In this example I assume I’m up against someone who realizes that giving me the game by moving into the zone is a bad idea (and if not I’ve just had a nice 10 minute game and won it), so he shuffles around and I’ve Taken The Initiative because I control the zones, and if I can Keep The Initiative another round I’ll be positioned to win by scenario.
In our example Khador lines up like this. The following turn there’s not a lot I can do with my melee troops as they have exactly the same threat range as his IFP, so the player who moves up first gets the pointy end of the stick, but since I’m holding the initiative I don’t have to do anything as he can’t avoid coming to me when his turn comes around. I have long range firepower so I can shuffle my melee troops and thin his ranks a bit (Gun Mages and casters with access to Snipe excel at this).
Since he picked option three and shuffled around outside my charge range I will need to move something solid into the zones to avoid his ranged presence clearing me out so he can score (since he was the second player), and in this case I have two jacks available which is something not many factions can shoot to death in a single round. Now I have the zones camped and there’s very little he can do about it. When you look at the setup above the armies seem very evenly matched, and Khador might even seem to dominate with three heavies, but positioning is everything in this game.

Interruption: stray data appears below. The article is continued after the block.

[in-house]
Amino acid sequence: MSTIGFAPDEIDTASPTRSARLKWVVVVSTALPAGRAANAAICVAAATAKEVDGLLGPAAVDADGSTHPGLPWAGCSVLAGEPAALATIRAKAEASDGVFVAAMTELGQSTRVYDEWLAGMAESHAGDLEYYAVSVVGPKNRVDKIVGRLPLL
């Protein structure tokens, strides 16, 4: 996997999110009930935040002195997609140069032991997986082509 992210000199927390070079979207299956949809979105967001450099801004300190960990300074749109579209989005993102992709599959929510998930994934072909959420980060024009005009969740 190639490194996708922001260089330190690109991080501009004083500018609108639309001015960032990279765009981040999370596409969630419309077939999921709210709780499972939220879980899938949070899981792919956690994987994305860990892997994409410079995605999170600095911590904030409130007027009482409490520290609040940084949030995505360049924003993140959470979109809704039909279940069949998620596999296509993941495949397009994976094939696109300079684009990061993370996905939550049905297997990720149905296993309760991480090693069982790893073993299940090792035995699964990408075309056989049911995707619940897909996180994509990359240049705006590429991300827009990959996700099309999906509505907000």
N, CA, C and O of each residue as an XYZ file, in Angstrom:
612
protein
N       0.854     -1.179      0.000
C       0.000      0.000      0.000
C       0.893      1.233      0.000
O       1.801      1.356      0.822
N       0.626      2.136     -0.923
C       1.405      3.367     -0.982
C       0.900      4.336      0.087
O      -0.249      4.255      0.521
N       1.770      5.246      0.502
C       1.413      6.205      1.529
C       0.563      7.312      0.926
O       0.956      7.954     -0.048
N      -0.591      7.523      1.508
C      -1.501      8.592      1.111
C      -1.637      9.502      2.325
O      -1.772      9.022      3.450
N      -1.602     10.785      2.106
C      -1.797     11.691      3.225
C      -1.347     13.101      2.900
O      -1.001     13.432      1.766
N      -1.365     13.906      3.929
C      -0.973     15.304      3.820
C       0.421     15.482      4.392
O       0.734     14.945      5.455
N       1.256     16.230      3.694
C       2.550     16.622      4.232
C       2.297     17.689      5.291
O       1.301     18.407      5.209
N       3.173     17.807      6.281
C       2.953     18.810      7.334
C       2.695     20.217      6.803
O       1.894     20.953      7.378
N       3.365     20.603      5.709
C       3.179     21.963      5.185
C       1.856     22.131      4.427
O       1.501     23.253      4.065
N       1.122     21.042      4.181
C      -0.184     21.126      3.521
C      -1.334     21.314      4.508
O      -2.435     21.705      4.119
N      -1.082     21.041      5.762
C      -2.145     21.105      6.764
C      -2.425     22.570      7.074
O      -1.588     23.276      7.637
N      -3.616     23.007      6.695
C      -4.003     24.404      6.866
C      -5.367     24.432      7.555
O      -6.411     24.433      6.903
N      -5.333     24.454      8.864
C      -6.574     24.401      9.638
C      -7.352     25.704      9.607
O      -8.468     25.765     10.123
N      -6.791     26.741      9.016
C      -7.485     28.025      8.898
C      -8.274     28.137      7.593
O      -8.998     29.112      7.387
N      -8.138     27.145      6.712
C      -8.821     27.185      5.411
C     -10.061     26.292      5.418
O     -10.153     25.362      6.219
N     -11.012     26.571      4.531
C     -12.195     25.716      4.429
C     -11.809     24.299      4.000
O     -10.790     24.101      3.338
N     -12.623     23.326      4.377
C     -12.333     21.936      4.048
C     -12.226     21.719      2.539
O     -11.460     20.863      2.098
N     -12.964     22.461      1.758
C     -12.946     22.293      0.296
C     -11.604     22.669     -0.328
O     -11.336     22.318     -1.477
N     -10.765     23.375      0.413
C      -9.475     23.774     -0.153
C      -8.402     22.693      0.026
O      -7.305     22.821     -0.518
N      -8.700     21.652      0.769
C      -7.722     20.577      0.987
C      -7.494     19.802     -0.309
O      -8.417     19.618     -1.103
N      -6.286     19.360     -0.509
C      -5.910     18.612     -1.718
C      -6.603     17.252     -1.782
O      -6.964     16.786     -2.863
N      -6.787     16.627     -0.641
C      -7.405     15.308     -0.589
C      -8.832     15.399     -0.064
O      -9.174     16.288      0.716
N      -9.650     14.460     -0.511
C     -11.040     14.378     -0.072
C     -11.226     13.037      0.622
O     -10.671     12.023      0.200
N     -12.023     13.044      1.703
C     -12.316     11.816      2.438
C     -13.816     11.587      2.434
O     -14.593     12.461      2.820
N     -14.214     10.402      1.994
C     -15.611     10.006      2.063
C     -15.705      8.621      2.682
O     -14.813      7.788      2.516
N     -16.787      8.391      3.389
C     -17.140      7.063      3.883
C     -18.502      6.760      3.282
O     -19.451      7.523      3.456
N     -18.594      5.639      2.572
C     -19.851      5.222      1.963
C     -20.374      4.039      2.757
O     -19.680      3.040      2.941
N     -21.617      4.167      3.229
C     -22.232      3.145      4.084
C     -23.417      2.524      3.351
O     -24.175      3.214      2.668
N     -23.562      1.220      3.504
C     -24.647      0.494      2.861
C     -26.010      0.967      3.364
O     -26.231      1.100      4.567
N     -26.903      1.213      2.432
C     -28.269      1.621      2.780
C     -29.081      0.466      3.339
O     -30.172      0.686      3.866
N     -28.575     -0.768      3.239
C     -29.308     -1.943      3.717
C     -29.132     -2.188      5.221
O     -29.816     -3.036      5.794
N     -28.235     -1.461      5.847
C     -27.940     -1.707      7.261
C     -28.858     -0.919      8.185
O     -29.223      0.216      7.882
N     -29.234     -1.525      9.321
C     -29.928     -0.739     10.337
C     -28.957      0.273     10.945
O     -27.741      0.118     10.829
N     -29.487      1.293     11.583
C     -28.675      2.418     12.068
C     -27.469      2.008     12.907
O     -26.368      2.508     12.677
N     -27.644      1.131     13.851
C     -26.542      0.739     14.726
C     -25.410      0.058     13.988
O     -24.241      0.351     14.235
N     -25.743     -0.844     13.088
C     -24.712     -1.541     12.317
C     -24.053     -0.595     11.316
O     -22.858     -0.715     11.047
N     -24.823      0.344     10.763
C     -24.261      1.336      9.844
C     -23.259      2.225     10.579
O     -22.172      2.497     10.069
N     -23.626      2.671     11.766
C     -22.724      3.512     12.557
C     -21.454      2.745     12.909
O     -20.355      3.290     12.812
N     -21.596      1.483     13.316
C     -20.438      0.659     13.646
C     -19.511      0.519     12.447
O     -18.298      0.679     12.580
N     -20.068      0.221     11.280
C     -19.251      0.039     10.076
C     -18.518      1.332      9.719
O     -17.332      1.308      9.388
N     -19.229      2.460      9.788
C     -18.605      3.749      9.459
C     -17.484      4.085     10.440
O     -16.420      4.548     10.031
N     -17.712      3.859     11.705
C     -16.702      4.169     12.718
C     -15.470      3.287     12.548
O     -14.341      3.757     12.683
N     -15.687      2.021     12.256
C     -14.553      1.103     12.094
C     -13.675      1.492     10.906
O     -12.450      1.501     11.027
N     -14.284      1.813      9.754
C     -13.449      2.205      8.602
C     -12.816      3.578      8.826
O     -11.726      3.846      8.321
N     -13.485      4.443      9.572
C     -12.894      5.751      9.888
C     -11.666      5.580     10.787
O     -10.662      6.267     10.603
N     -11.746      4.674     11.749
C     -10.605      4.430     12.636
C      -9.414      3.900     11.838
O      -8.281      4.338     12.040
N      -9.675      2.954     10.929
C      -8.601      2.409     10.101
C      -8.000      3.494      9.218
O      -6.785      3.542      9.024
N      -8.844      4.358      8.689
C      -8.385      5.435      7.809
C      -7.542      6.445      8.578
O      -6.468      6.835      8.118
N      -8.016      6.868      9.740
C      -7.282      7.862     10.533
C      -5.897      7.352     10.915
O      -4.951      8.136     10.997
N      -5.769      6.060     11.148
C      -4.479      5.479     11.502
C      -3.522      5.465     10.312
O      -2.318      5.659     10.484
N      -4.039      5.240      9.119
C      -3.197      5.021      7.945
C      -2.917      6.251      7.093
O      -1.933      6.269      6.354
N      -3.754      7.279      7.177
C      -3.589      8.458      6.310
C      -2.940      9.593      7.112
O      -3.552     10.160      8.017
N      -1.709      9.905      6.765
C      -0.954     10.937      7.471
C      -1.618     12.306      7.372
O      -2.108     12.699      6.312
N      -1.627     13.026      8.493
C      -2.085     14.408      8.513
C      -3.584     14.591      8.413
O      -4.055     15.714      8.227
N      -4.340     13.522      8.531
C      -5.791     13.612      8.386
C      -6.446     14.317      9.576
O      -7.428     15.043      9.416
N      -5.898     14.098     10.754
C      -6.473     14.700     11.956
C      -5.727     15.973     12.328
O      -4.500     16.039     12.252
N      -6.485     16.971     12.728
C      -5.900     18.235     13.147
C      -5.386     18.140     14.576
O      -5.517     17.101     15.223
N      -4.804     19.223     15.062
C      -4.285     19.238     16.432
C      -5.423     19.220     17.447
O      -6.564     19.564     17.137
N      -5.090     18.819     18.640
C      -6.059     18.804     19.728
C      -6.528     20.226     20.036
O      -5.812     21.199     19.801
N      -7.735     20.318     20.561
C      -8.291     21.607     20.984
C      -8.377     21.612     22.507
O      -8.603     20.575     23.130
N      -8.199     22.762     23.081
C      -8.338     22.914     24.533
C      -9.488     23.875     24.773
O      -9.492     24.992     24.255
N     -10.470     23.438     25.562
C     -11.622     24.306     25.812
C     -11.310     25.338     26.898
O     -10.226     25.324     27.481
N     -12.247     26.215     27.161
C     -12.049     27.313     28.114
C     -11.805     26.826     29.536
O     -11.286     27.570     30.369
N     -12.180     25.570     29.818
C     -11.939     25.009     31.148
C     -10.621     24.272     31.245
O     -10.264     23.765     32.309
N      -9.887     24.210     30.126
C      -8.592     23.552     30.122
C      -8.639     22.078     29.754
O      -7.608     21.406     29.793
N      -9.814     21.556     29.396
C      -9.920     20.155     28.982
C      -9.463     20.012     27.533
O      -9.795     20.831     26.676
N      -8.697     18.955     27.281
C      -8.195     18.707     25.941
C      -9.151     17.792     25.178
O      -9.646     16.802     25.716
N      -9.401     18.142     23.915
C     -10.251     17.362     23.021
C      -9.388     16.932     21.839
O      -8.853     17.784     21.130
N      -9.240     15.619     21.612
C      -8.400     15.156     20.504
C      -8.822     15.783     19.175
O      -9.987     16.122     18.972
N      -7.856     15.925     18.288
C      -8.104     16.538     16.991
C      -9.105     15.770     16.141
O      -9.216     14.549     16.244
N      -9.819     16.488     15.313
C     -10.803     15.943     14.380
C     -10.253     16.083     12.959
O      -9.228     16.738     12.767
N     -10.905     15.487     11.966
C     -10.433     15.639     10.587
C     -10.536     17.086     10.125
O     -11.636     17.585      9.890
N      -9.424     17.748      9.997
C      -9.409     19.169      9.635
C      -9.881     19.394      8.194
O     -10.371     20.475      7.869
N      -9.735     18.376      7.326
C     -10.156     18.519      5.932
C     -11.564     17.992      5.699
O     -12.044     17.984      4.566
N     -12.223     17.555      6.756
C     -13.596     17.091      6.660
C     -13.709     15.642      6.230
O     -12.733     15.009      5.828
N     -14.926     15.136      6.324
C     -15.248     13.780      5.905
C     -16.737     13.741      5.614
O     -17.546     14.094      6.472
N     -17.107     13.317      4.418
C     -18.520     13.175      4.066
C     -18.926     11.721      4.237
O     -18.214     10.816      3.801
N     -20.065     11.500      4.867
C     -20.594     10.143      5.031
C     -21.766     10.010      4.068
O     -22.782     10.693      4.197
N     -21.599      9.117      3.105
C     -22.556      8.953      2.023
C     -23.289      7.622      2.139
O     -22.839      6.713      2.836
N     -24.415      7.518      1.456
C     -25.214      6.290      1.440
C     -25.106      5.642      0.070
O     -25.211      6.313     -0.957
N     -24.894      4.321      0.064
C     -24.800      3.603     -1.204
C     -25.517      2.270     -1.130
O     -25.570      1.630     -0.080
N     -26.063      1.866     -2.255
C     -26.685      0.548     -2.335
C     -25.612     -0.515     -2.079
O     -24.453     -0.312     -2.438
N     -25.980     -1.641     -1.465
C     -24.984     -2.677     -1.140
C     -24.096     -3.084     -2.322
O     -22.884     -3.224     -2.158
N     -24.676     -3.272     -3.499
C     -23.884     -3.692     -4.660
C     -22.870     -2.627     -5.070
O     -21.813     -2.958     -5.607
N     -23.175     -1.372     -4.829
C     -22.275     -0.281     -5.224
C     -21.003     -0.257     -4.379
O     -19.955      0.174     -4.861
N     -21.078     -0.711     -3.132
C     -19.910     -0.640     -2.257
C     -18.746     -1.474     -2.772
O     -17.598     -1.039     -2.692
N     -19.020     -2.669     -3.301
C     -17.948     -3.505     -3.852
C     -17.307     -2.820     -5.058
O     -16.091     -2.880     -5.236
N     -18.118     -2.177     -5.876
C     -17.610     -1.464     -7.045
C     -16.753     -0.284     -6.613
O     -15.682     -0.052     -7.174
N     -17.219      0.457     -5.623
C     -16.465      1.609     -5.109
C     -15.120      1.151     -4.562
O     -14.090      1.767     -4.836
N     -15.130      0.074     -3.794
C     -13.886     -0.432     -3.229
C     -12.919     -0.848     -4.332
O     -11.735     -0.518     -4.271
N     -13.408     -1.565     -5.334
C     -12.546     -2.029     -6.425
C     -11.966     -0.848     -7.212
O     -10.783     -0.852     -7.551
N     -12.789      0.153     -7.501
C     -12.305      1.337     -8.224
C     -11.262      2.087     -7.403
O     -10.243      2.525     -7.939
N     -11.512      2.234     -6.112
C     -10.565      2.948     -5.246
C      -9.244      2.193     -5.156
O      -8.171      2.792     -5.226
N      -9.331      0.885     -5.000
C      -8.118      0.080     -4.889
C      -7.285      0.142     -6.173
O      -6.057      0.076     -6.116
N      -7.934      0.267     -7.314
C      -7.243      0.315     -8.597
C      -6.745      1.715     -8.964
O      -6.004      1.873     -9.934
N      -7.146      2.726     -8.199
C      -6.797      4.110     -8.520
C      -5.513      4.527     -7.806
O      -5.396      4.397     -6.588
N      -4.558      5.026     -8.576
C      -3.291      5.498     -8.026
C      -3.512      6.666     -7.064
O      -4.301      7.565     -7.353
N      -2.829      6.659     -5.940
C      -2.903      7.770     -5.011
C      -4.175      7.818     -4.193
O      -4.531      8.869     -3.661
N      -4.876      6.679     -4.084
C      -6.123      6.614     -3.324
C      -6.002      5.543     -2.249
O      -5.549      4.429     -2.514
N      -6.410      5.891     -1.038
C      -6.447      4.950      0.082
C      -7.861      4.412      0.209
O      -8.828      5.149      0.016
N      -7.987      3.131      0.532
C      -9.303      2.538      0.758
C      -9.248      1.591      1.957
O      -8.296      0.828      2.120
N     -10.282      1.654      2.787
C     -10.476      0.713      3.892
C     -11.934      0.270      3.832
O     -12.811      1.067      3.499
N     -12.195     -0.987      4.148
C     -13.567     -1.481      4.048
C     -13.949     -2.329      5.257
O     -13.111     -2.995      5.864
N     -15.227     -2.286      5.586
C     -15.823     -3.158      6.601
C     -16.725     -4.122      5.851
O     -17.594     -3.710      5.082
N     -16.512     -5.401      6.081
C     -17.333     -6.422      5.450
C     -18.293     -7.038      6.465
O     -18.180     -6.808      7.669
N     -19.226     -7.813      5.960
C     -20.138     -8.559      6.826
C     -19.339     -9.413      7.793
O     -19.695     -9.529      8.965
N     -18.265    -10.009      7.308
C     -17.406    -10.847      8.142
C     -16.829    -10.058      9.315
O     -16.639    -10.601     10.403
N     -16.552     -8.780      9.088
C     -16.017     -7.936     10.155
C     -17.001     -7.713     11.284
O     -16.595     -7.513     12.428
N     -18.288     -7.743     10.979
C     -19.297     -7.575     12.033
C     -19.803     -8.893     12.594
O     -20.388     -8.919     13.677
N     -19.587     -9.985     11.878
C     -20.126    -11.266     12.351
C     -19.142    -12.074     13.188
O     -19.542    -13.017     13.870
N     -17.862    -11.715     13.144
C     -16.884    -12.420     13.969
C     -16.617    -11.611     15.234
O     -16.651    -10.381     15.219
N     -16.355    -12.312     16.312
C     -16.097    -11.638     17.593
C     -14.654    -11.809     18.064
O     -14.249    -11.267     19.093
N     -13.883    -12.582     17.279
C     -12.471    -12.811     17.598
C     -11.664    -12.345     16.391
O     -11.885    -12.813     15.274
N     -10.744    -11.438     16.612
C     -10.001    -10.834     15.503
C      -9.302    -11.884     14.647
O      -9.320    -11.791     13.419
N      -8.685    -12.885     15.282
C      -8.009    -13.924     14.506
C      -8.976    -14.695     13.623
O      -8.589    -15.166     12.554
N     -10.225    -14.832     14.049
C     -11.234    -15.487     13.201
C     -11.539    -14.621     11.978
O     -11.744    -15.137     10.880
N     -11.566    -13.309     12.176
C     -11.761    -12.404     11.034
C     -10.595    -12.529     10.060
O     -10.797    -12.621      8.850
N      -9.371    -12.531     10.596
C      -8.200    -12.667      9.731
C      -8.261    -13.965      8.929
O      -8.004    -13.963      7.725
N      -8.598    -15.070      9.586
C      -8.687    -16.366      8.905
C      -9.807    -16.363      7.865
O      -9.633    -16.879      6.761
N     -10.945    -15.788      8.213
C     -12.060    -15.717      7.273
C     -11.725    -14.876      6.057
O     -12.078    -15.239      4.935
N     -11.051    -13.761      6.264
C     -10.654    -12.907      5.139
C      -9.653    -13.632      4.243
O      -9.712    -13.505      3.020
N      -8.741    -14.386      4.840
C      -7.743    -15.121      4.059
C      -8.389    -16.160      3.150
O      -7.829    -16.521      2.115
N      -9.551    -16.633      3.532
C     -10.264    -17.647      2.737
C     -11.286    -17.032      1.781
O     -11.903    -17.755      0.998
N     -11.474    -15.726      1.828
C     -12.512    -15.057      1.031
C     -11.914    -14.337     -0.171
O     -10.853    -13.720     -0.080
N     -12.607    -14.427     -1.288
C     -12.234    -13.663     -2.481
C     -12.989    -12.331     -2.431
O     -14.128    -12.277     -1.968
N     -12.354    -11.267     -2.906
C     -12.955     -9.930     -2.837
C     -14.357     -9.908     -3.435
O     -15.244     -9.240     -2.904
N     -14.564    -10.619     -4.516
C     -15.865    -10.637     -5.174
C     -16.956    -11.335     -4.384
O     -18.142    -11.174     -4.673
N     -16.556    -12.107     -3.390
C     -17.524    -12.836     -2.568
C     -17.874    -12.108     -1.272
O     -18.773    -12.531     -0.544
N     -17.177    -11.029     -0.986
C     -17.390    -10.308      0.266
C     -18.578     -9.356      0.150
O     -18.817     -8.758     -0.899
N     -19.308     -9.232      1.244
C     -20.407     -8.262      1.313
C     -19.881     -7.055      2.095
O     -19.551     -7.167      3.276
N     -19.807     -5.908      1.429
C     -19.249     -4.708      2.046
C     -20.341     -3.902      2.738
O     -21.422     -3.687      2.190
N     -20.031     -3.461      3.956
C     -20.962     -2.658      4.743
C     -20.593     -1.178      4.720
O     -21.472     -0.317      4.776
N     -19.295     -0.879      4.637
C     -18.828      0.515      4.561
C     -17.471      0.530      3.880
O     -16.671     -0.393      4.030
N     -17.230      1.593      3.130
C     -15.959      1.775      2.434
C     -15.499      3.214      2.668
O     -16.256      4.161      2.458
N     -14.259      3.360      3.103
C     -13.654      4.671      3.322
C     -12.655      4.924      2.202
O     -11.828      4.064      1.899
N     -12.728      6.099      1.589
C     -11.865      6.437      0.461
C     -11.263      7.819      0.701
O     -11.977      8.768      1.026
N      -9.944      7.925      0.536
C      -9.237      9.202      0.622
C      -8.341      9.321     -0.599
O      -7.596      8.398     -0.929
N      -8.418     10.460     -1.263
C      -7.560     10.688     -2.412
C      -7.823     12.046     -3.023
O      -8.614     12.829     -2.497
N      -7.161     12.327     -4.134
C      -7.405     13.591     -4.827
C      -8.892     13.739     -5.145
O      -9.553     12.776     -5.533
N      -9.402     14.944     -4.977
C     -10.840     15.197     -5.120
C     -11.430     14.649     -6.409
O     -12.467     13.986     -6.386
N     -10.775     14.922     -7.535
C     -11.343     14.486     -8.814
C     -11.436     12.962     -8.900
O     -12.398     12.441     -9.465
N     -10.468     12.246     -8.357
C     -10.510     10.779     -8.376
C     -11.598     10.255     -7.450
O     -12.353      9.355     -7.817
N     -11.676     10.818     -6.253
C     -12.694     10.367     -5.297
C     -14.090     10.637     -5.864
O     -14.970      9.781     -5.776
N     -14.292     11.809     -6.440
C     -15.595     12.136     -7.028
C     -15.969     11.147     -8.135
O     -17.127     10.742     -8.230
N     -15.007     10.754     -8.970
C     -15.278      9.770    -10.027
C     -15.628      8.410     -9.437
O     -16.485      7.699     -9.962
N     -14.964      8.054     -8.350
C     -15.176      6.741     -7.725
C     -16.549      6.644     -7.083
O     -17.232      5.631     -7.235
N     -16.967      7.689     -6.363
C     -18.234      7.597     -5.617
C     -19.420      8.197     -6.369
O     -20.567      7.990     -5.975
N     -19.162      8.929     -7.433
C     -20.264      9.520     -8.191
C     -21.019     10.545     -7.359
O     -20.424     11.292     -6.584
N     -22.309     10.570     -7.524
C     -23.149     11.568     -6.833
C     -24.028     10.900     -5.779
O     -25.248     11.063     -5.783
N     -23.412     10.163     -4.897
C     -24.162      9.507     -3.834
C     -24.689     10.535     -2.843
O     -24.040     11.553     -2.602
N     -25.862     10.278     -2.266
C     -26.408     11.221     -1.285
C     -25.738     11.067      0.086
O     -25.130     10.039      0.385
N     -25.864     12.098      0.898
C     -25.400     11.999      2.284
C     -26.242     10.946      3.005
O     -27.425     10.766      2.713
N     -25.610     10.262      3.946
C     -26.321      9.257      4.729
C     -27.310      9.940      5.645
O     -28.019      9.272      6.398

This is how the setup looks in a real game. My Terminus list usually loses the initiative and has to steal it back (because it’s mainly SPD 5 so I can’t make it into the zone). I’ve constructed the list to work around the problem but in this particular instance my opponent had a meltdown and allowed me another turn to move up and completely dominate the table. This usually doesn’t happen but I don’t have any pictures of this exact scenario with any other army so it will have to do.
If you look at the setup you can see several things that tell you I have the initiative (more on that in a minute), but the most important thing is the Blackbane’s Ghost Raiders camped on his flank. These guys present him with a serious problem because:
- If he decides to ignore the Ghost Raiders they will spawn a ghost army and he will lose.
- If he decides to take them out he will need to use A&H + Nyss Hunters and make it impossible to impact my lines at all.
I can put him in that impossible situation because I hold the initiative, and unless he manages to steal it the following round he’s doomed. This is of course a great situation for me so what kind of tools do I need to take the initiative: well it depends completely on the scenario and the list I’m up against. If we take the Cygnar/Khador example above I just need:
- Something with equal or greater charge threat than him.
- Two things that will survive a round of his shooting.
- Something that will make it into the zone on the first turn.
If the scenario was more complicated the tools I would need would be more complicated, and it’s rare that you have a situation where the answer is as obvious as in the Cygnar/Khador example. If the lists were more complex the answer would be the same so let’s analyze the example from the Cryx Vs. Khador game instead: why do I have the initiative?
- I have Stealth and Submerge so he can’t really hurt me with his shooting.
- I have Bane Thralls and Machine Wraiths so he can’t move up the Spriggan to counter my Stealth.
- I have 12″ threat on Snapjaw and Terminus and 11.5″ on Bane Thralls with Tartarus and Darragh Wrathe.
- I have an Incorporeal horde parked on his flank.